And yet, director King continually manages to wring-out small-scaled scenes of good humor and warmth. Big laughs come anytime the charmingly lecherous C. Aubrey Smith is convincingly pawing at the delightful, knee-weakening Virginia Field (shouldn't the scripters have made her potential love triangle with Power and Carroll more concrete?), or when George Sanders definitively defines "dismissive snottiness" for the screen. Heartstrings are convincingly tugged during Bartholomew's section. Bartholomew, in his formative scenes at Lloyd's Coffee-House, has wonderful chemistry with the kind, paternalistic Sir Guy Standing (helmer King has Standing hold his gaze on Bartholomew longer than we expect, whenever the boy's obvious need and affection touches him). The prior farewell scene between young Bartholomew and Douglas Scott is beautifully wrought, with just the right amount of boyish notions of maintaining a stiff upper lip mixed in with verge-of-tears sadness. Indeed, that parting scene between fictional hero Jonathan Blake and real-life historical icon Lord Nelson infuses the otherwise light-but-entertaining Lloyd's of London with an underlying sadness--they will never see each other again in the story--that comes to the surface in the movie's surprisingly moving last scene, one that brings the story full circle. SPOILER ALERT! Almost ruined in a scandal involving his lie about Nelson's victory, and only recently recovered from his death bed after Lord Stacy plugs him for sleeping with his wife, Blake looks through his window and down onto the streets, where the victorious Nelson's funeral procession is drawing. Lloyd's of London ends not on the high of Power getting Carroll (as we would expect with a historical romance), or with his vindication in keeping the English merchant fleet insured, thus saving England (as we would expect with a "young man makes world history" melodrama)...but rather on a small, deeply melancholy note as he sadly wishes, "Goodbye, Horatio," to his still-loved childhood friend. It's a quiet, unexpected moment, and one that elevates Lloyd's of London above more ordinary "swashbuckling" historical dramas.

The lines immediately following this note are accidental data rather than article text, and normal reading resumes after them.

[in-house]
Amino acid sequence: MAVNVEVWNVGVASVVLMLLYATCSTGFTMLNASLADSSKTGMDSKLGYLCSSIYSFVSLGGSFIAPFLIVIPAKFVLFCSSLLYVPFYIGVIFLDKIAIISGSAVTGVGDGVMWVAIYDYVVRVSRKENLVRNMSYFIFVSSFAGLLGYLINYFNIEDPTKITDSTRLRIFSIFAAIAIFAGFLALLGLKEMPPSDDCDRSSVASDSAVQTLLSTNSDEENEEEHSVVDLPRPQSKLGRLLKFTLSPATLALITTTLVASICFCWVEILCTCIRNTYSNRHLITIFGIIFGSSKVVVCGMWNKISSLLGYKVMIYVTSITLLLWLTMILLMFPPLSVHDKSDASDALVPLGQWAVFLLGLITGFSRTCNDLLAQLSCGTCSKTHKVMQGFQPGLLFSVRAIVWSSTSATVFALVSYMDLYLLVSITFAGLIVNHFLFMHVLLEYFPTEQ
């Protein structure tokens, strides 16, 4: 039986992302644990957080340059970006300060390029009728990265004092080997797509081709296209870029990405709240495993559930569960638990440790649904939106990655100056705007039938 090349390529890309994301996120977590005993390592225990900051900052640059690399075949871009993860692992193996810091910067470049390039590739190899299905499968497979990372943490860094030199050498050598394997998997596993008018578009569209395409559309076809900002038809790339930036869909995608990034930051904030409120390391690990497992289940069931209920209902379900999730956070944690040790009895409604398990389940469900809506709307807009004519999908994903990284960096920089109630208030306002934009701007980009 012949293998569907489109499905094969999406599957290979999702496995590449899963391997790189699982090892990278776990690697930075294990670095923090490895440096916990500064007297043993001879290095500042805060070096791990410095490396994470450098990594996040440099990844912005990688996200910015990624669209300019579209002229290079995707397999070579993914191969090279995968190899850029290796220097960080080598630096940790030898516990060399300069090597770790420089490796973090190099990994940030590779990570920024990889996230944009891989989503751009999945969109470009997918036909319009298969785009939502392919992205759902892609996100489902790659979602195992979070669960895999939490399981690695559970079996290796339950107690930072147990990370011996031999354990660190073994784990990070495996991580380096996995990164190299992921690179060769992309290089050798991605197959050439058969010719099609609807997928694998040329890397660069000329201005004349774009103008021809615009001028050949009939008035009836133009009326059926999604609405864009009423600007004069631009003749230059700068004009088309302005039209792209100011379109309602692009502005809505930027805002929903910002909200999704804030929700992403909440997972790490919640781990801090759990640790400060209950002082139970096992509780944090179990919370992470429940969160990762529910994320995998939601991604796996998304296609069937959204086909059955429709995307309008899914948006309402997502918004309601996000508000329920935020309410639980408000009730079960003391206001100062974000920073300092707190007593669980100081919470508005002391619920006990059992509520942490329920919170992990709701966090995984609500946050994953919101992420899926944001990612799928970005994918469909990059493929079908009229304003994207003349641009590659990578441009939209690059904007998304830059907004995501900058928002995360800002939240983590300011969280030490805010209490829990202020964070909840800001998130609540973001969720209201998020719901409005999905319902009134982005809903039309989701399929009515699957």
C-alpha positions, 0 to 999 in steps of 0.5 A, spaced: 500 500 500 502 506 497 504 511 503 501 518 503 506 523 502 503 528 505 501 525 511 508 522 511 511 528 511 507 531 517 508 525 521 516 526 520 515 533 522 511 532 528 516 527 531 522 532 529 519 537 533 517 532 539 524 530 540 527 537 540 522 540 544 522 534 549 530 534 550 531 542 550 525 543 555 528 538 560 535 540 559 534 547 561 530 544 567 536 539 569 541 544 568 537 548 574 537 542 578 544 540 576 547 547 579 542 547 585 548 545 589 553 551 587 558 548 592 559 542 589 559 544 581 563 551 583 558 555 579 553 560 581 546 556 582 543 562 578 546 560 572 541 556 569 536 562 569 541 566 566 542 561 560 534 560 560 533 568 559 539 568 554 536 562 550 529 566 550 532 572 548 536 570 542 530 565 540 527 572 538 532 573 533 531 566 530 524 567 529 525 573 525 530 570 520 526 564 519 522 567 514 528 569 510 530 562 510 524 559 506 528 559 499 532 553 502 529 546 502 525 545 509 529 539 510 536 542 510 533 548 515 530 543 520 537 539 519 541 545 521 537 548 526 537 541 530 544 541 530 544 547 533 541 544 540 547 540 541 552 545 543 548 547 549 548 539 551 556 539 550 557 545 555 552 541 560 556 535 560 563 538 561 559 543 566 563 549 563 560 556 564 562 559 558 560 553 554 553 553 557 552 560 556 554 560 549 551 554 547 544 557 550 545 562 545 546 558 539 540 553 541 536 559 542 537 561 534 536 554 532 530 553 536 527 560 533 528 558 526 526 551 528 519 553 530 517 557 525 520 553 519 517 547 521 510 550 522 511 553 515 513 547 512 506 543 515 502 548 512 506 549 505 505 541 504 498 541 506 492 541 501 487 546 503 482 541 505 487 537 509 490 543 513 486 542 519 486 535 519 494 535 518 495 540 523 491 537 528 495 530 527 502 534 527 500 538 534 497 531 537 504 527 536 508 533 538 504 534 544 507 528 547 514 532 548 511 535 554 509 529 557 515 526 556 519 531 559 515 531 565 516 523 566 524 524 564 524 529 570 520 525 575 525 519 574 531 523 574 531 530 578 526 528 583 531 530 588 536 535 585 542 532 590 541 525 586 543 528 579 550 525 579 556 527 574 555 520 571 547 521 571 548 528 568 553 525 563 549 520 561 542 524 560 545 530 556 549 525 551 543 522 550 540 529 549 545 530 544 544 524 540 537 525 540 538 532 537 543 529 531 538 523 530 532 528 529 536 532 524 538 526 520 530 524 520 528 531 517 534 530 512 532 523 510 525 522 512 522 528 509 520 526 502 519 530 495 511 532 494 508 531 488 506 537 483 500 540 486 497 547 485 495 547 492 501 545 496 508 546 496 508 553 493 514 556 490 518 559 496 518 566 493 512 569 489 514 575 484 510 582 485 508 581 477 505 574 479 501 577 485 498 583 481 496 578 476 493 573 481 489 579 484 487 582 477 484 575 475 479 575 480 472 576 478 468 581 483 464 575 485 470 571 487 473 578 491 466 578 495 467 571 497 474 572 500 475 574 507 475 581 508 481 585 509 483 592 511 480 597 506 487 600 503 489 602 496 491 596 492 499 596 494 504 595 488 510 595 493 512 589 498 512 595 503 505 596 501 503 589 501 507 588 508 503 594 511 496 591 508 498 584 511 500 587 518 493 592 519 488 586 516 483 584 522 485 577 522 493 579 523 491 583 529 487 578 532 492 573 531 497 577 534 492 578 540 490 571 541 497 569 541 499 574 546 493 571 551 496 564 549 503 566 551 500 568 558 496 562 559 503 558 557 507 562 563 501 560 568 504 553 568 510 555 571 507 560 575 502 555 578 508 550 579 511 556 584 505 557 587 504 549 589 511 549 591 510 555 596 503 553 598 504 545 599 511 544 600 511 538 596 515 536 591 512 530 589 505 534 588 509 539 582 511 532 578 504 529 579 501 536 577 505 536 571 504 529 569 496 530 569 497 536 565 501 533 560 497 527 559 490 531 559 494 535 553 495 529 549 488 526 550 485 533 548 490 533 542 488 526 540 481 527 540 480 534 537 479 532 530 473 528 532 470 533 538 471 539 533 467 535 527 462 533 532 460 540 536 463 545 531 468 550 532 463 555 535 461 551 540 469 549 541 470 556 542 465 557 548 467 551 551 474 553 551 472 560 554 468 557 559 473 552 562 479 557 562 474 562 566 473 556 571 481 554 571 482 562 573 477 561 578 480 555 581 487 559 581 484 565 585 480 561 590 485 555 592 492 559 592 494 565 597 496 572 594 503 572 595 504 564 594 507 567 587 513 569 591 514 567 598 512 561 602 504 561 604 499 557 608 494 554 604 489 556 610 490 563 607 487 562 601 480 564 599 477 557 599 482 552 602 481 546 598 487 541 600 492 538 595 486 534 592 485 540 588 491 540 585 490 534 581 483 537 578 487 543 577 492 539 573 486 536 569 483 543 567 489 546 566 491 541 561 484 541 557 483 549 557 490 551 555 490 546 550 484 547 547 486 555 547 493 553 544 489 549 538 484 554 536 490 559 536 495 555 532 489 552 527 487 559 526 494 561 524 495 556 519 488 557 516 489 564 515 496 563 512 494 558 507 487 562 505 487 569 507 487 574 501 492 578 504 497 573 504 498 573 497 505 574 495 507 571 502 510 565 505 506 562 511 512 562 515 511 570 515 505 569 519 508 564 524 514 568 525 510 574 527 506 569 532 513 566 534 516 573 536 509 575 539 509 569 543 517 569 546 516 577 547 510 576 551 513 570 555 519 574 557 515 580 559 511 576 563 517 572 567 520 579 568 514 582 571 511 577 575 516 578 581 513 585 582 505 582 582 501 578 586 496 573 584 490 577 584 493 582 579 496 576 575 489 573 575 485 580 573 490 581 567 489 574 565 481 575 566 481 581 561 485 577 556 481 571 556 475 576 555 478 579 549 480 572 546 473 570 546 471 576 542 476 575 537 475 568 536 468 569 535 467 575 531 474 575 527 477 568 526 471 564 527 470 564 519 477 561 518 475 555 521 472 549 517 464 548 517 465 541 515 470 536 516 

The Video:
The fullscreen, 1.37:1 black and white transfer for Lloyd's of London looks quite good, with decent blacks, steady contrast, few imperfections, and a sharp image.

The Audio:
The Dolby Digital English split mono audio track is clean, with low hiss and a hefty re-recording level. No subtitles or closed-captions available.

The Extras:
No extras for Lloyd's of London.

Final Thoughts:
Entertaining, effective "historical" melodrama. Lloyd's of London's history lesson is total b.s., but who cares? The actors are first-rate, the production sumptuous, and the direction by Henry King surprisingly sensitive to the script's underlying melancholy of boyhood love and friendship lost through the years. I'm highly recommending Lloyd's of London.

Paul Mavis is an internationally published movie and television historian, a member of the Online Film Critics Society, and the author of The Espionage Filmography.